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1 Capacity analysis of mesh networks with omni or directional antennas Jun Zhang and Xiaohua Jia City University of Hong Kong.

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Presentation on theme: "1 Capacity analysis of mesh networks with omni or directional antennas Jun Zhang and Xiaohua Jia City University of Hong Kong."— Presentation transcript:

1 1 Capacity analysis of mesh networks with omni or directional antennas Jun Zhang and Xiaohua Jia City University of Hong Kong

2 2 Outline Related work Capacity analysis for line deployment Capacity analysis for 2-dimensional deployment Numerical results Conclusions

3 3 Related work [Gupta 00] Per-node capacity in ad hoc networks is [Liu 03, Toumpis 04] Capacity of ad hoc networks can be O(1) by adding K base stations, [Jun 03] Capacity of mesh networks is O(1/N) (No multi-hop analysis). [Yi 03, Dai 08] Directional antennas in ad hoc networks can gain more capacity than omni ones, where αandβ are beamwidth for transmission and reception.

4 4 System configurations Single channel system 1 gateway node and N mesh nodes Even node distribution All traffic to/from gateway node Minimal hop routing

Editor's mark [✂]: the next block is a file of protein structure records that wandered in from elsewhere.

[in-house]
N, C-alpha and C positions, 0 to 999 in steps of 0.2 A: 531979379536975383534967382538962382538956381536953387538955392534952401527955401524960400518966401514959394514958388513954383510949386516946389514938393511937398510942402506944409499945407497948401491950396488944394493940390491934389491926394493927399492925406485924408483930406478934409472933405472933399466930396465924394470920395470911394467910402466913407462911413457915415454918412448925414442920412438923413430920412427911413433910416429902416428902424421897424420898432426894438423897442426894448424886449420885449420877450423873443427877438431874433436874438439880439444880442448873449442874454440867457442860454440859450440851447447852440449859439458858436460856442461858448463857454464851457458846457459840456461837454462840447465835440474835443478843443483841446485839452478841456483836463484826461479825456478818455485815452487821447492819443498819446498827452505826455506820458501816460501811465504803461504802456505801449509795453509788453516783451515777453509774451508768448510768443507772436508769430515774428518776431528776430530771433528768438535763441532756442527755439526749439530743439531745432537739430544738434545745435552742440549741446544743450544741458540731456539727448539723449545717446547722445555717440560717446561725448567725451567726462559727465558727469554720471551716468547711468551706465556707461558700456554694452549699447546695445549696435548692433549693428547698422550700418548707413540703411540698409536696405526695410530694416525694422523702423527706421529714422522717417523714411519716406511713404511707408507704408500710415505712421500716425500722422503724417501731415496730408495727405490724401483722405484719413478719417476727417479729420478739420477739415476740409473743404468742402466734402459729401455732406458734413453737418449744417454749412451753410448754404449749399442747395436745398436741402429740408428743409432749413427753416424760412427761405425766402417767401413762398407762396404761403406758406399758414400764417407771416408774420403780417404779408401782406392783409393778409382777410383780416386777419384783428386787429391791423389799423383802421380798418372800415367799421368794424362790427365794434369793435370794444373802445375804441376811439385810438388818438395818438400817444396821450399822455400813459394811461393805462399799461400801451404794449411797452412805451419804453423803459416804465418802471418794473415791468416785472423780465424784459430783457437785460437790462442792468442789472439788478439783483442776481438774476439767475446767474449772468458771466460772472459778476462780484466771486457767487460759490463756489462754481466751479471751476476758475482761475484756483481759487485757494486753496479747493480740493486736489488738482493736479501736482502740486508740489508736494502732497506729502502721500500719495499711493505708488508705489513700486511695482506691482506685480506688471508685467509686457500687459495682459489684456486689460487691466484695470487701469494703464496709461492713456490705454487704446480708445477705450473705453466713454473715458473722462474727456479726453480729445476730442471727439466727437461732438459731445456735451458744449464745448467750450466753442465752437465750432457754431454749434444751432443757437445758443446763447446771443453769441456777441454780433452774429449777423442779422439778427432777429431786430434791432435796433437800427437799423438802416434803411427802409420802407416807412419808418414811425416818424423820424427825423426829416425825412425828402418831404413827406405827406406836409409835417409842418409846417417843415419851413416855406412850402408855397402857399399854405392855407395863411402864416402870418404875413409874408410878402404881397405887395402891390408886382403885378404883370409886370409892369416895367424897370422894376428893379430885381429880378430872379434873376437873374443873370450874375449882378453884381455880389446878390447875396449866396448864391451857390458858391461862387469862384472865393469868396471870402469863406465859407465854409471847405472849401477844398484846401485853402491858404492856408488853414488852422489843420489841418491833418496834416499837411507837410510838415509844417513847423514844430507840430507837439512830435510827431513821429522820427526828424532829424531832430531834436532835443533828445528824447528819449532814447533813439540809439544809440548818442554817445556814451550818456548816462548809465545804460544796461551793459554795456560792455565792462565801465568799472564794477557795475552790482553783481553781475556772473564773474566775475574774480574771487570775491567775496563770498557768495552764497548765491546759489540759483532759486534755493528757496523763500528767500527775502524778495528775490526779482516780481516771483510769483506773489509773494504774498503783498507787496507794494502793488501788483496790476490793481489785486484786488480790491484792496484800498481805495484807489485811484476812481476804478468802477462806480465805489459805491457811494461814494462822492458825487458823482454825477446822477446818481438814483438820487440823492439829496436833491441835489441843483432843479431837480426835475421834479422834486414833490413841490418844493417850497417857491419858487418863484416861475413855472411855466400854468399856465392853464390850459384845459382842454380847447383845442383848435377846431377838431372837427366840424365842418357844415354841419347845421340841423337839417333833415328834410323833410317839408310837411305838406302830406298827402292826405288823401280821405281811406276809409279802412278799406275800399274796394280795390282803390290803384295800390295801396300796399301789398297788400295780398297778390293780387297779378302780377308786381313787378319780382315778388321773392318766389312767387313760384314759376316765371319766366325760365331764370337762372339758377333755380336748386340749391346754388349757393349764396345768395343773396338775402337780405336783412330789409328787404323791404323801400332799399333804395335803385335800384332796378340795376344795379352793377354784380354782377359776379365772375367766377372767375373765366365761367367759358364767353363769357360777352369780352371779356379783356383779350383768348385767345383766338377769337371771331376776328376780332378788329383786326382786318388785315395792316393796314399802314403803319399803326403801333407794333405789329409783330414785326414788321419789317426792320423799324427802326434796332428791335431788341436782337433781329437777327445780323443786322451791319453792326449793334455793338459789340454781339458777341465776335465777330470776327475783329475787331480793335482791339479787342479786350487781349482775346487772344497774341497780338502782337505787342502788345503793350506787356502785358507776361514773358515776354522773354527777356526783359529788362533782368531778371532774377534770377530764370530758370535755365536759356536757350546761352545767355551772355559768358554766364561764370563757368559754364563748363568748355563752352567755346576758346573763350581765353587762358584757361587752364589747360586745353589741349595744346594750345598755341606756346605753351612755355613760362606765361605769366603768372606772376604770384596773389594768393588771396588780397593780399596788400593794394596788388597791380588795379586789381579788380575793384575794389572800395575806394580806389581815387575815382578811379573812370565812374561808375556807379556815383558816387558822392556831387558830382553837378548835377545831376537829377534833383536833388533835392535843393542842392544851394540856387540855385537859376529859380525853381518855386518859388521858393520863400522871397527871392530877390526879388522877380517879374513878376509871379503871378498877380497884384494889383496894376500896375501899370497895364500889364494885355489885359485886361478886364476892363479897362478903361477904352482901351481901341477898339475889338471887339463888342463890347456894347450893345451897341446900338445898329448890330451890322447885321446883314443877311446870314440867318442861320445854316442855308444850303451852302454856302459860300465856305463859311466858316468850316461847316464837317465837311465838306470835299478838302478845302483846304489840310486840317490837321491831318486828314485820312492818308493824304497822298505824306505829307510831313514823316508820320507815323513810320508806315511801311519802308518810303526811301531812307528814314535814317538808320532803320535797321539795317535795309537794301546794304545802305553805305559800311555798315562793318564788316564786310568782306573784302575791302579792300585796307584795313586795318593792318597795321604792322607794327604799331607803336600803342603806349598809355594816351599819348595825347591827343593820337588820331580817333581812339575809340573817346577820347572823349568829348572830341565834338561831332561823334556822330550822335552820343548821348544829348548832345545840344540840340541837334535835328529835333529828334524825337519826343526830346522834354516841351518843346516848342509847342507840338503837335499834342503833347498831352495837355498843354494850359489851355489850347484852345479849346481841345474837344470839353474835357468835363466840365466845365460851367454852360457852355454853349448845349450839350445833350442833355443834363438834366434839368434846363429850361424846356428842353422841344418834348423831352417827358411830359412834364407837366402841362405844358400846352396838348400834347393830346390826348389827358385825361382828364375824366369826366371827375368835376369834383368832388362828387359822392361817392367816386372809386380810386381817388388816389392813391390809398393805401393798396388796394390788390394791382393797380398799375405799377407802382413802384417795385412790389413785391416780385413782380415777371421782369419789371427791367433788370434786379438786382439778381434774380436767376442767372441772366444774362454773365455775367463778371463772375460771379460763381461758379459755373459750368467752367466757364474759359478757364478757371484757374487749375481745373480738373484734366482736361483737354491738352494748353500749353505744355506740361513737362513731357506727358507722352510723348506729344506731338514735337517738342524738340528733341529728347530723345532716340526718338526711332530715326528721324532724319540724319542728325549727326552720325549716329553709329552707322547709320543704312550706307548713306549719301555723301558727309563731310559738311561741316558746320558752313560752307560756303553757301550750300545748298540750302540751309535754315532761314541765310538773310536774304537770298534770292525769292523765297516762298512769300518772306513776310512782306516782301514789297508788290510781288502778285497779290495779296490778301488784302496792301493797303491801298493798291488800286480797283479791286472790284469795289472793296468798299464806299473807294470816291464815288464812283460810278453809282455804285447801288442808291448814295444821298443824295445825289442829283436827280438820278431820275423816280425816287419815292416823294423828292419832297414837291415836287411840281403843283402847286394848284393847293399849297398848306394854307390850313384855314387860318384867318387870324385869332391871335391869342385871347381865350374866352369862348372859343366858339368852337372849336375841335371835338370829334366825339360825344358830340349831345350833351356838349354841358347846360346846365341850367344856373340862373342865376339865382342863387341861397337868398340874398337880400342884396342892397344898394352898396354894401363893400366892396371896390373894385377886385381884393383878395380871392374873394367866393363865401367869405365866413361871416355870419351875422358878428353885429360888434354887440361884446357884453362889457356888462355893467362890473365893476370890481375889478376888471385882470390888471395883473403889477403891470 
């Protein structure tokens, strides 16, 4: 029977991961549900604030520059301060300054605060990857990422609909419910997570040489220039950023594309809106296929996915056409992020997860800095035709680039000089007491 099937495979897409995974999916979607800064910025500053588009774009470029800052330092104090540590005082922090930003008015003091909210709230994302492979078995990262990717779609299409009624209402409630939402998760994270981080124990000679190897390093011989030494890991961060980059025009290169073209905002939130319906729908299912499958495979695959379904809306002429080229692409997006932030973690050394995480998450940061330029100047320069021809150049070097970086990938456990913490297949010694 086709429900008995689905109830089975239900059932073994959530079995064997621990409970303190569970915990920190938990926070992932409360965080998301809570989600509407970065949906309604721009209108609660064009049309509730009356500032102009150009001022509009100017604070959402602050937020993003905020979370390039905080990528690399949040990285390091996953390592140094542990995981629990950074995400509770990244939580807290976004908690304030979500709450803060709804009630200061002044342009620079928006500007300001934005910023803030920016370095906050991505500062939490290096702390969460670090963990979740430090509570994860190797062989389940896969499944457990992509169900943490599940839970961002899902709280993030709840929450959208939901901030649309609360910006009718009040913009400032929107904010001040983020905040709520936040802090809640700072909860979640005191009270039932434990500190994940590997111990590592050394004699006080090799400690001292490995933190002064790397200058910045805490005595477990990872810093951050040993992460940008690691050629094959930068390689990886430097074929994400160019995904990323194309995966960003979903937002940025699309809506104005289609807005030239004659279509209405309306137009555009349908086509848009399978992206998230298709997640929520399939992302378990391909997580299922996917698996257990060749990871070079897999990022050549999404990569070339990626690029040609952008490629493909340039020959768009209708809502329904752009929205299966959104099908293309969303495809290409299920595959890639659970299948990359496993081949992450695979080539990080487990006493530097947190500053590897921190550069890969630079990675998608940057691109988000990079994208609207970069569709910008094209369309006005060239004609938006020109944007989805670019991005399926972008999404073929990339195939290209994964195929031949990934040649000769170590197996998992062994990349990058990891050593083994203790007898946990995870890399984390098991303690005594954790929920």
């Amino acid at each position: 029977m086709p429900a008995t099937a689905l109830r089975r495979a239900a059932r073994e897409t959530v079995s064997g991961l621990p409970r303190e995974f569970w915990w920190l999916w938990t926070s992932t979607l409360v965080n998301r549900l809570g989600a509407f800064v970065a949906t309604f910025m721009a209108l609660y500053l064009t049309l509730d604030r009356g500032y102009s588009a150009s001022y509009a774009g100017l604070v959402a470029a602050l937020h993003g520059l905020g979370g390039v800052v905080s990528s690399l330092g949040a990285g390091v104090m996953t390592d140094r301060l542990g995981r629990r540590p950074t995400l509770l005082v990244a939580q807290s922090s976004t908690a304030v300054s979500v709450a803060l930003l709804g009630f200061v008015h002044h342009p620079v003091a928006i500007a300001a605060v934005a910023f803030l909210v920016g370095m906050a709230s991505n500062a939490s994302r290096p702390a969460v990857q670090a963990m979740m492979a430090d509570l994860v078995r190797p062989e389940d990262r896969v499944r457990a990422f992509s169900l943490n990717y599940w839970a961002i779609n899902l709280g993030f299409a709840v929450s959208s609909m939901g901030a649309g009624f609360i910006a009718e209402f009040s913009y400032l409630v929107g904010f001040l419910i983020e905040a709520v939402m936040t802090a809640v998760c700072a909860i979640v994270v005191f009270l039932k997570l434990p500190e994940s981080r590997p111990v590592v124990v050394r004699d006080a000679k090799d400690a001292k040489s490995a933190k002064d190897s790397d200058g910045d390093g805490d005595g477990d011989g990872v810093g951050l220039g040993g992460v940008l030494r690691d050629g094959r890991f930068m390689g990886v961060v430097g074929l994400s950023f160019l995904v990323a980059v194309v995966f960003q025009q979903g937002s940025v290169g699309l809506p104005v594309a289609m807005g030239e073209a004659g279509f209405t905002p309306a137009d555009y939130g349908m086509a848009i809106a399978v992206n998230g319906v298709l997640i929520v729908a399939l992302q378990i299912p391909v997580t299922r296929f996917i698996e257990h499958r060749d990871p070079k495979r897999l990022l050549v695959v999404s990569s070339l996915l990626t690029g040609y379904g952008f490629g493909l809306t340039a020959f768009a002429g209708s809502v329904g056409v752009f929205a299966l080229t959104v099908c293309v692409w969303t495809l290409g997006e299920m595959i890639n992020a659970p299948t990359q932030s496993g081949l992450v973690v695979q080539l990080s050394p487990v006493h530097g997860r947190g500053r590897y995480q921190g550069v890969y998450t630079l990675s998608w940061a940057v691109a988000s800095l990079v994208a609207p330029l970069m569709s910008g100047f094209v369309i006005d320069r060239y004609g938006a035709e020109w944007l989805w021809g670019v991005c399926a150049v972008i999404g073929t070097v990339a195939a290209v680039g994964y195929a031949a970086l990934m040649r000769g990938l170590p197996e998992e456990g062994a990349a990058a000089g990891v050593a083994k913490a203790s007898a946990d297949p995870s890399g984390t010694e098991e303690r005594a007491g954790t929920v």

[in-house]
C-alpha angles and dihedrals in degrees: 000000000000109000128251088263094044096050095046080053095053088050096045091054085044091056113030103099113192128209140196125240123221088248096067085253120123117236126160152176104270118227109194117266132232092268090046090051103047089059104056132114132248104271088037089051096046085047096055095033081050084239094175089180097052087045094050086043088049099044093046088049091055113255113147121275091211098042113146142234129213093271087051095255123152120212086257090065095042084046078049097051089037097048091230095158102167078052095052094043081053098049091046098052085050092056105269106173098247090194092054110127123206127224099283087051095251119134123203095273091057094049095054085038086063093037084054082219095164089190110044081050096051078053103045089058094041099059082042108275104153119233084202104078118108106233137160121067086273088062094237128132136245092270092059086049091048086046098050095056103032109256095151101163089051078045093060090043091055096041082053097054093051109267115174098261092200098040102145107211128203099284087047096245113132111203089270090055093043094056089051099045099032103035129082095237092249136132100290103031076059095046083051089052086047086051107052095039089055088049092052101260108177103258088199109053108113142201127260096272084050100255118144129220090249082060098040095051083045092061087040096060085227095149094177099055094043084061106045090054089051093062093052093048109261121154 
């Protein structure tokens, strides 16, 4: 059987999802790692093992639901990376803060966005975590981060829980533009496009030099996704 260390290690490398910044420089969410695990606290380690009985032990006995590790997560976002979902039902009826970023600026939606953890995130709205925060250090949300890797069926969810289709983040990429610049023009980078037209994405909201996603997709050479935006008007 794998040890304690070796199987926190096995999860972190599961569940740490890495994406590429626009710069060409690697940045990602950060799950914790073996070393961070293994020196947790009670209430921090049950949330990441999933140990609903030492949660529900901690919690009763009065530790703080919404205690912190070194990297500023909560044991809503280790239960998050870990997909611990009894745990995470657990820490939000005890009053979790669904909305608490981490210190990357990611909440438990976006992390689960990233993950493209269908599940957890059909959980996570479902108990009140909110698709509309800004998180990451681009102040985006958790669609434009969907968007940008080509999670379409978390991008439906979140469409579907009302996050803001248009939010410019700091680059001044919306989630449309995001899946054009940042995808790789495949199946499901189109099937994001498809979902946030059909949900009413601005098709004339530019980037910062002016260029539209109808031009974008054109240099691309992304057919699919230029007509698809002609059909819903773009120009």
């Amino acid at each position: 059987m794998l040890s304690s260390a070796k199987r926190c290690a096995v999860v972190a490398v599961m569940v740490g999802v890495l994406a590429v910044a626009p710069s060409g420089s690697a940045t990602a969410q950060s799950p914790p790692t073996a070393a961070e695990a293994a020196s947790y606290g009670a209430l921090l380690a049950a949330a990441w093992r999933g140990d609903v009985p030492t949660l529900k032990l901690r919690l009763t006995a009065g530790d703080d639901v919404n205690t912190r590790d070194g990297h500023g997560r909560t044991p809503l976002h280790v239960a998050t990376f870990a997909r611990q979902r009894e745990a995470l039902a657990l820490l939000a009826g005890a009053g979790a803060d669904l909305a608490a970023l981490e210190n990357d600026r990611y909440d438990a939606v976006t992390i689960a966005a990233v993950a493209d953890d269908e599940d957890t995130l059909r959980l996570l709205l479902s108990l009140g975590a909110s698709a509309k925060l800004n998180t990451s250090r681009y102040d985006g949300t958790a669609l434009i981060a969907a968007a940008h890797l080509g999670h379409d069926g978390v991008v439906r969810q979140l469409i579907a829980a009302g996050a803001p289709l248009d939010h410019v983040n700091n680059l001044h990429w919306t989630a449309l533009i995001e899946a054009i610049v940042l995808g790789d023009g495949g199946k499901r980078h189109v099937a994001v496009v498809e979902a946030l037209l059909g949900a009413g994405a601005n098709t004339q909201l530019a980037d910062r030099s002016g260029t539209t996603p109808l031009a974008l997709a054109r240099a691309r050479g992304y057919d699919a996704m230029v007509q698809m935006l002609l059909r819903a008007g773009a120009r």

5 5 Interference model - Omni antennas

6 6 Interference model - Directional antennas Directional reception mode Link interference u interferes with w. u does not interfere with w. xy interferes with uv, because x interferes with v

7 7 Each node has traffic. Link load on l(v): |T(v)|. Collision set of l(v): I(l(v)) No two collision links can be active at the same time, thus Capacity per node is the maximal possible : Collision load of l(v): Capacity definition v l(v)l(v) T(v)

8 8 Capacity & Maximal Collision Load Capacity of a network is upper bounded by the maximal collision load of links. To max network capacity, we need to min the maximal collision load of links.

9 9 k: maximal hops to the gateway q: (interference range)/ (transmission range) Deployment Topology Capacity of omni antennas: Line deployment G 123 s1s1 456 s2s2 789 s3s s4s4 G s1s1 s2s2 s3s3 s4s